'But God said to me, “My GRACE is sufficient for you, for my power is made perfect in weakness.” ~ 2 Corinthians 12:9'

Wednesday, 4 January 2012

4 months on

It was this day a year ago, January 4th 2011, that we found out we would be welcoming our first child into the world later that year. Ironically, a year on, January 4th 2012 marks not just one year from finding out we were pregnant, but also 4 months since our precious baby died. So much can change in a year. How I would love to go back in time to this day a year ago - and once again have the joy and happiness we felt, without it being mixed with the sadness and pain that now threatens to overshadow our joy.

It is interesting the things that have changed in the 4 months since we said goodbye to Hannah Grace. Most people don't mention her as much now, and it's not often we get to tell people about our daughter. Some have gone back to treating us like a 'married couple without kids'. Instead people ask if, or when, we are going to have another baby. Do they realise that no other baby will ever replace Hannah? And that having another baby won't take away our pain? Some people expect us to have at least started to 'get over' our loss by now. But these people don't understand the depth of the pain we are going through, or the fact that we will never 'get over' our daughter. We do have to move on with our lives, and I think we are doing that as best we can, but we don't actually want to 'get over this'. Hannah is part of our family and our lives, and she always will be.

I have decided to post on here a poem that another 'baby loss mum' wrote. I can relate to most of what she has described. We do have such a new 'normal' that we are adapting to. Her words might give you a bit of a glimpse into what this looks like... 
Normal is having tears waiting behind every smile when you realize someone important is missing from all the important events in your family's life.
Normal is feeling like you can't sit another minute without getting up and screaming because you just don't like to sit through anything.
Normal is not sleeping very well because a thousand what if's & why didn't I's go through your head constantly.
Normal is reliving that day continuously through your eyes and mind, holding your head to make it go away.
Normal is having the music on the minute I walk into the house to have noise, because the silence is deafening.
Normal is every happy event in my life always being backed up with sadness lurking close behind, because of the hole in my heart.
Normal is telling the story of your child's death as if it were an everyday, commonplace activity, and then seeing the horror in someone's eyes at how awful it sounds. And yet realizing it has become
a part of my "normal".
Normal is having some people afraid to mention my baby.
Normal is making sure that others remember her.
Normal is weeks, months, and years after the initial shock, the grieving gets worse sometimes, not better.
Normal is not listening to people compare anything in their life to this loss, unless they too have lost a child. NOTHING. Even if your child is in the remotest part of the earth away from you - it doesn't
compare. Losing a parent is horrible, but having to bury your own child is unnatural.
Normal is realizing I do cry everyday.
Normal is disliking jokes about death or funerals, when you know they were once someone's loved one.
Normal is being impatient with everything and everyone, but someone  stricken with grief over the loss of your child.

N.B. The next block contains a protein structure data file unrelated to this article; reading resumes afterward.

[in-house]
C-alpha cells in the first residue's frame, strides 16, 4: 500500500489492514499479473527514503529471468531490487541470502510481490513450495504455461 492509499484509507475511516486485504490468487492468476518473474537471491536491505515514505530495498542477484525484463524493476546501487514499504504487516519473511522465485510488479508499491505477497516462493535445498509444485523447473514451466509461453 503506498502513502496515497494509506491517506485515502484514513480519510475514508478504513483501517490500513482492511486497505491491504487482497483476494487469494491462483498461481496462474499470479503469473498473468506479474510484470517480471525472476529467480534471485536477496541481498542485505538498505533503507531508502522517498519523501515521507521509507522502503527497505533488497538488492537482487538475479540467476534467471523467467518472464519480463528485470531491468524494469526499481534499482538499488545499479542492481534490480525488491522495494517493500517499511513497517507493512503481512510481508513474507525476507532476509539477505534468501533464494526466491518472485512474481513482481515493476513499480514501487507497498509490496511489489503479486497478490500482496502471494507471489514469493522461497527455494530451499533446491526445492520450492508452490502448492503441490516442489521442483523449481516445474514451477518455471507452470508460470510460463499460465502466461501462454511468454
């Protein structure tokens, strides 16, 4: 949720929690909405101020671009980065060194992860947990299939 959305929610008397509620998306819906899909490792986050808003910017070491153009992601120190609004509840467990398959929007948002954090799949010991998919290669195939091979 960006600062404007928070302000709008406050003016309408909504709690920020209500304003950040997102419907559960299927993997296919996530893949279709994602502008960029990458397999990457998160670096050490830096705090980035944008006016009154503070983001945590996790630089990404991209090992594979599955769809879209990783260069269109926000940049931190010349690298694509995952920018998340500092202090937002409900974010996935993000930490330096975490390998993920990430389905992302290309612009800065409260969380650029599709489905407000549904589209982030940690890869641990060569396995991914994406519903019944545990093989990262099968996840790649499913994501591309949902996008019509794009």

Normal is sitting at the computer crying, sharing how you feel with chat buddies who have also lost a child.
Normal is feeling a common bond with friends on the computer all over the world, but yet never having met any of them face to face.
Normal is a new friendship with another grieving mother, talking and crying together over our children and our new lives.
Normal is not listening to people make excuses for God. "God may have done this because..." I know that my baby is in heaven, but hearing people trying to think up excuses as to why babies were taken from this earth is not appreciated and makes absolutely no sense to this grieving mother.
Normal is being too tired to care if you paid the bills, cleaned the house, did laundry or if there is any food.
Normal is wondering this time whether you are going to say you have a child, because you will never see this person again and it is not worth explaining that my baby is in heaven. And yet when you say you have no children to avoid that problem, or just don't answer, you feel horrible as if you have betrayed your baby.
Normal is avoiding playgrounds because of small, happy children that break your heart when you see them.
Normal is asking God why he took your child's life instead of yours and asking if there even is a God.
Normal is knowing I will never get over this loss, in a day or a million years.
And last of all, Normal is hiding all the things that have become "normal" for you to feel, so that everyone around you will think that you are "normal".


  1. Rececca what you have said is so true, we will never 'get over' losing our babies and why should we, but yes we do have to move on, Hannah Grace will always be part of your family, just like Erin will always be part of mine.

  2. so perfectly said. Our unborn son has an encephaloce and very likely will not live, however they do not know that for sure. I was o.k.? it seemed at first, but now it is all hitting and what you have said here goes right to the heart, thank you for sharing...


  3. Hi Mary, thank you for your comment. I am so sorry to hear that your sweet baby may not live :( I remember so clearly how hard it was carrying Hannah knowing that she may not live - it is a long and hard journey. Praying for you that you would know God's strength and peace as you walk this road, and praying for a miracle for your precious child.


Thank you for your comments, they are an encouragement to us xx